A desk-bound worker, using poorly designed furniture, is highly likely to be placing demands on their arms and shoulders. But how much are they tightening elsewhere at the same time? Are they, for example, tightening their legs in such a way that their lower back is obliged to clench, thus affecting support and strength for the arms and shoulders? Might they be tightening around the ribcage, constricting the breathing and similarly unintentionally withdrawing support and strength from the shoulders and arms? Are they holding their head off-balance and then requiring compensatory tension elsewhere, or even using some muscles to pull it down whilst trying to "sit up straight"? Exhausting stuff! Sound silly? It is silly. It is also a tremendous waste of effort and a virtually guaranteed route to injury.
The Alexander Technique can add another dimension to our understanding of how we work. By paying attention to the small but significant things which you can influence right now, you bring the bigger picture and the longer-term picture under control. Learning greater control of that inner, muscular environment provides an on-going tool for life. Improving your use of yourself, raising the standard of your "norm", your pattern of muscular pulls, can allow injuries a chance to heal and prevent their recurrence.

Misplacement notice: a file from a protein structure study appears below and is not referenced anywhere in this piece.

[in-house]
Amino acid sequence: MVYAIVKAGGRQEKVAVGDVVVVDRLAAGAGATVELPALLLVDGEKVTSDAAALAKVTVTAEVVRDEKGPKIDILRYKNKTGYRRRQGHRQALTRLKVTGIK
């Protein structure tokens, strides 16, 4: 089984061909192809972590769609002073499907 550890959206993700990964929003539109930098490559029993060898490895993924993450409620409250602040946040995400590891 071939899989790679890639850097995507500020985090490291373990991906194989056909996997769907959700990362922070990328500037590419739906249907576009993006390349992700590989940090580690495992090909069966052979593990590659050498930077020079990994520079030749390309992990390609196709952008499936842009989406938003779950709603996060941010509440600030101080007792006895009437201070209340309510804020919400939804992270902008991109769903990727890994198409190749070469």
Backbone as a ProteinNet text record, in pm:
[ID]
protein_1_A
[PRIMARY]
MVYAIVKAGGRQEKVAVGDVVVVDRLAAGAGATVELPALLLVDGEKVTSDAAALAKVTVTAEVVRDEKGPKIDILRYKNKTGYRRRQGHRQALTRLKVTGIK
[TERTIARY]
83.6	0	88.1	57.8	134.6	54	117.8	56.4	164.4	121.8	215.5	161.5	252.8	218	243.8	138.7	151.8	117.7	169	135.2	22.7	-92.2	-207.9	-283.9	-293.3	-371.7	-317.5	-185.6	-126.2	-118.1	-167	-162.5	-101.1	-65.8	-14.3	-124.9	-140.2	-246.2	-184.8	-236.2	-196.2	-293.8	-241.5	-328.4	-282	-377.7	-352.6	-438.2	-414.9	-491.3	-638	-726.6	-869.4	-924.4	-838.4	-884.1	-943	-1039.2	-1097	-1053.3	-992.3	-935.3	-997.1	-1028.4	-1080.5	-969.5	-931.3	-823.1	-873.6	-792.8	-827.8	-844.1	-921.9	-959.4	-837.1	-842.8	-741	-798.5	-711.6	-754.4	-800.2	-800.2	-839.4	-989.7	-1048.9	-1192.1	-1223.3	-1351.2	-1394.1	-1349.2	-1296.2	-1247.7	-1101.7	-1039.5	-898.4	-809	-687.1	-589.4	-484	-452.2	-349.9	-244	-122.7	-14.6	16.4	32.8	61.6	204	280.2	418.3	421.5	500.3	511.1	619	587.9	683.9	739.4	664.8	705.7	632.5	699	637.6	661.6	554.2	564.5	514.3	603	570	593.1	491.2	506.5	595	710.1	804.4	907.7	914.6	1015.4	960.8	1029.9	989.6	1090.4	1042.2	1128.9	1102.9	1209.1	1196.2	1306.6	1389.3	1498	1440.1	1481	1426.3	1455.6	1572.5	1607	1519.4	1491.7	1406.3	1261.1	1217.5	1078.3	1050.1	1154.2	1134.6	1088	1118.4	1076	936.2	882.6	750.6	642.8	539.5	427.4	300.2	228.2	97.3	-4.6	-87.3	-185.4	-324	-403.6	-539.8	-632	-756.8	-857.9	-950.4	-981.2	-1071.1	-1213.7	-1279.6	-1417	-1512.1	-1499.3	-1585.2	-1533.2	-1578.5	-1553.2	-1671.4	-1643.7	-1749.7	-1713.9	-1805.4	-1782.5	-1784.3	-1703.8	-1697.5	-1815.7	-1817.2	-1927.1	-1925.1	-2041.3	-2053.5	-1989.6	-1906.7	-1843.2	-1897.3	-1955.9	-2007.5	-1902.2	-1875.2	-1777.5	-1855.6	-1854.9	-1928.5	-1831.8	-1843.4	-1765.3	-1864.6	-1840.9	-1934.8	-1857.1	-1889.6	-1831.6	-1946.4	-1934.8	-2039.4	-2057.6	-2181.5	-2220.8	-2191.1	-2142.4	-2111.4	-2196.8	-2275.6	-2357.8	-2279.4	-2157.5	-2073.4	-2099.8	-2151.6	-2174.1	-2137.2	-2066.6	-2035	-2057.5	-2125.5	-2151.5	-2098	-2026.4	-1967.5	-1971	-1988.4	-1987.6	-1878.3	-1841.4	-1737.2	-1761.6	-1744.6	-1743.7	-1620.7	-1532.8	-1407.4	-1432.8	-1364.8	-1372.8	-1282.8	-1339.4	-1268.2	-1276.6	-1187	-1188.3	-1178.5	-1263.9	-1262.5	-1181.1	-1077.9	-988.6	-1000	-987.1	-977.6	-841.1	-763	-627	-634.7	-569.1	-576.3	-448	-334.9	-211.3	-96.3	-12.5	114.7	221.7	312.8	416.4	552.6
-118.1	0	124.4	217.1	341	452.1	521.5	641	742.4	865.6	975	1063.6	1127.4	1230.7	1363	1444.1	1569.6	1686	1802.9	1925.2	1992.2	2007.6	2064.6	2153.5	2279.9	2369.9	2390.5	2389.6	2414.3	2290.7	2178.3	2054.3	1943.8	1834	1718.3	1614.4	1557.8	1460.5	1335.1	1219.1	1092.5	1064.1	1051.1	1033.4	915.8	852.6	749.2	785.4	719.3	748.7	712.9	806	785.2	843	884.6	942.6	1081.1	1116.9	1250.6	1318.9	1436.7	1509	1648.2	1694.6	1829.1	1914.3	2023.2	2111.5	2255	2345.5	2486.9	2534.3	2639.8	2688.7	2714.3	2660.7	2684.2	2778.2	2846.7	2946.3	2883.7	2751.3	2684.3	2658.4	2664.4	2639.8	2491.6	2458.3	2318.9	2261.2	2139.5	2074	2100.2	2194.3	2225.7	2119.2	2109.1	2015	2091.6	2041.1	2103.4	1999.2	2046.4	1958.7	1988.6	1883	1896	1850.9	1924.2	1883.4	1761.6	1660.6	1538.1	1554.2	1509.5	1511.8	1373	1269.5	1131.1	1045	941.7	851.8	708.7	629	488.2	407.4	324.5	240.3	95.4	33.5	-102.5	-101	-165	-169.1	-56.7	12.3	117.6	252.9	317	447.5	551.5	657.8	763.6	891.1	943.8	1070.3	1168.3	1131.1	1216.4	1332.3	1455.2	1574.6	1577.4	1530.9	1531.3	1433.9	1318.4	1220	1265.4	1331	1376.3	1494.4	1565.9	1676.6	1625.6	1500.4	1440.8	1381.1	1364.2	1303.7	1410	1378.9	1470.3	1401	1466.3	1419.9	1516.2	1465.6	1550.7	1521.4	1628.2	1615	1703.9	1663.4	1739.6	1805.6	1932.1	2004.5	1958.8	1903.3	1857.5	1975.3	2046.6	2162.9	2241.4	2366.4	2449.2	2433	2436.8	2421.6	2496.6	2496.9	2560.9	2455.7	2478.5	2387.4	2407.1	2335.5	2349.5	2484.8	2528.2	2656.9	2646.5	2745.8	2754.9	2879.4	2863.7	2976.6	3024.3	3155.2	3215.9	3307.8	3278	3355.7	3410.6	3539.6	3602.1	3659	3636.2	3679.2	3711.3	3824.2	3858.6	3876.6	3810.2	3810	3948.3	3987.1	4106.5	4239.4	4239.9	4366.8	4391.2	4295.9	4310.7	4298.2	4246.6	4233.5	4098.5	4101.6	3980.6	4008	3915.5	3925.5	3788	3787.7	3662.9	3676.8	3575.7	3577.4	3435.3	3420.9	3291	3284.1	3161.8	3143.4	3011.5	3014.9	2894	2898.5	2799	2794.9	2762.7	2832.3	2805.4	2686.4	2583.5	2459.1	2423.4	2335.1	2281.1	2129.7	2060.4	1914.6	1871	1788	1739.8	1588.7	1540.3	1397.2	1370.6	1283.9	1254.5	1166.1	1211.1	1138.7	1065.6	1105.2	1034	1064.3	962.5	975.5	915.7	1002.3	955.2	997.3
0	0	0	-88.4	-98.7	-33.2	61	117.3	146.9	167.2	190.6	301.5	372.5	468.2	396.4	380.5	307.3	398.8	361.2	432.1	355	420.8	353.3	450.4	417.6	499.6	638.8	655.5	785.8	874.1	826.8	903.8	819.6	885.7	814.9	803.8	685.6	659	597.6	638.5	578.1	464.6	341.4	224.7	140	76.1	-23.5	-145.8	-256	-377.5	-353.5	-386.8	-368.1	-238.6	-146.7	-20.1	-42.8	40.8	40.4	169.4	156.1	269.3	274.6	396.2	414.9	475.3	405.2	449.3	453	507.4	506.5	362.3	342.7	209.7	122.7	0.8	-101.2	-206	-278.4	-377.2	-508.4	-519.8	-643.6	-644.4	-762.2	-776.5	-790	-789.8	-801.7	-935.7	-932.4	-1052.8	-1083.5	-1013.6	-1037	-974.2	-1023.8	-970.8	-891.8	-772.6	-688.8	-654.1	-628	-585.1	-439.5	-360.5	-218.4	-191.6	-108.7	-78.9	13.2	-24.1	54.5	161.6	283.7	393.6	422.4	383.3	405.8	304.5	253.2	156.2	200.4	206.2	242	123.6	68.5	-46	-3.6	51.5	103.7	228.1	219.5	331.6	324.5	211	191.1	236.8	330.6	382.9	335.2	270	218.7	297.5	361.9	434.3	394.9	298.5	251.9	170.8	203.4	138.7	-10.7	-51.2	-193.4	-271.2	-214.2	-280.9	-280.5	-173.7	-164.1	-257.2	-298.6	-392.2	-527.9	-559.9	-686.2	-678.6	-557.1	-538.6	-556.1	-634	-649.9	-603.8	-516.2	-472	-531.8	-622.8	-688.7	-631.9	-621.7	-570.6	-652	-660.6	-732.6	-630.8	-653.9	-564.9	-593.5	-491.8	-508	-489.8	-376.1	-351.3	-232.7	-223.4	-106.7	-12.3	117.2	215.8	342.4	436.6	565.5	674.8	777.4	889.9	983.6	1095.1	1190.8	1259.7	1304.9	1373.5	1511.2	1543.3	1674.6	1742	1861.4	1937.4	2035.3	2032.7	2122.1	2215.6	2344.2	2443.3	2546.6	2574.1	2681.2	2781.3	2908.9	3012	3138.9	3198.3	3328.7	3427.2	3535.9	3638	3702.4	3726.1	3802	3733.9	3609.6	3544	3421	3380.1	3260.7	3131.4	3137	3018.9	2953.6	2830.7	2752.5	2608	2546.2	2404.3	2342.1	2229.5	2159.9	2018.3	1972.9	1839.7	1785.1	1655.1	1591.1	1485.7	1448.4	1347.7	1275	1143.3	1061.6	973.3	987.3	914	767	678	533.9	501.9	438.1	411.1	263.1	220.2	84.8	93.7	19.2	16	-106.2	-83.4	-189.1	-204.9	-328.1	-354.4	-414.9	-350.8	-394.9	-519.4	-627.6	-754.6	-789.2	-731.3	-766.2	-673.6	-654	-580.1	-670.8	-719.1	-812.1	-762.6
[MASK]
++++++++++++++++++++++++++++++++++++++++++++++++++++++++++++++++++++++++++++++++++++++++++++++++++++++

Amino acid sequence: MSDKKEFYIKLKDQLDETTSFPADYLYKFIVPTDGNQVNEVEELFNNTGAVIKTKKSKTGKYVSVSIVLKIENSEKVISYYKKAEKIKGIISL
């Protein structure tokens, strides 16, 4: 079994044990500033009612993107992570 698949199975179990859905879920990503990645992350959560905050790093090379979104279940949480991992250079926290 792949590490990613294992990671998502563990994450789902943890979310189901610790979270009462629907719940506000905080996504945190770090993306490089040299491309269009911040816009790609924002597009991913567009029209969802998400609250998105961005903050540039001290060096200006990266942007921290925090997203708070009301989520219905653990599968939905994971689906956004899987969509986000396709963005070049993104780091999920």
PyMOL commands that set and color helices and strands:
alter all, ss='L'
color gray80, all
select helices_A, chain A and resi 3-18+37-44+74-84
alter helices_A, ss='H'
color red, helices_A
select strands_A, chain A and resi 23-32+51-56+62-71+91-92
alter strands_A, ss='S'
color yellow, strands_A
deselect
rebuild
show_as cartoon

Michael Stenning, a Canberra (Australia)-based teacher of the Alexander Technique, has 17 years' experience helping people to overcome back pain and other debilitating conditions by reducing and eliminating strain from daily activity.
In addition to teaching the Alexander Technique to individuals, Michael consults widely to Commonwealth and ACT Government Departments and many other organisations with large numbers of people in desk jobs, and is a popular conference presenter.
Michael designed the Stenning Active-Balance Pelvic Support Office Chair and has produced Practising Poise with the Alexander Technique - An audio-cassette to help learn to stay centred and stress-free in an increasingly demanding world.
He is a qualified member of the Australian Society of Teachers of the Alexander Technique, AuSTAT and he recently completed a pilot study into the effects of Alexander Technique training on the performance of elite athletes with the ACT Academy of Sport. Click here to visit Michael's Web Site
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© M Stenning, Canberra 1997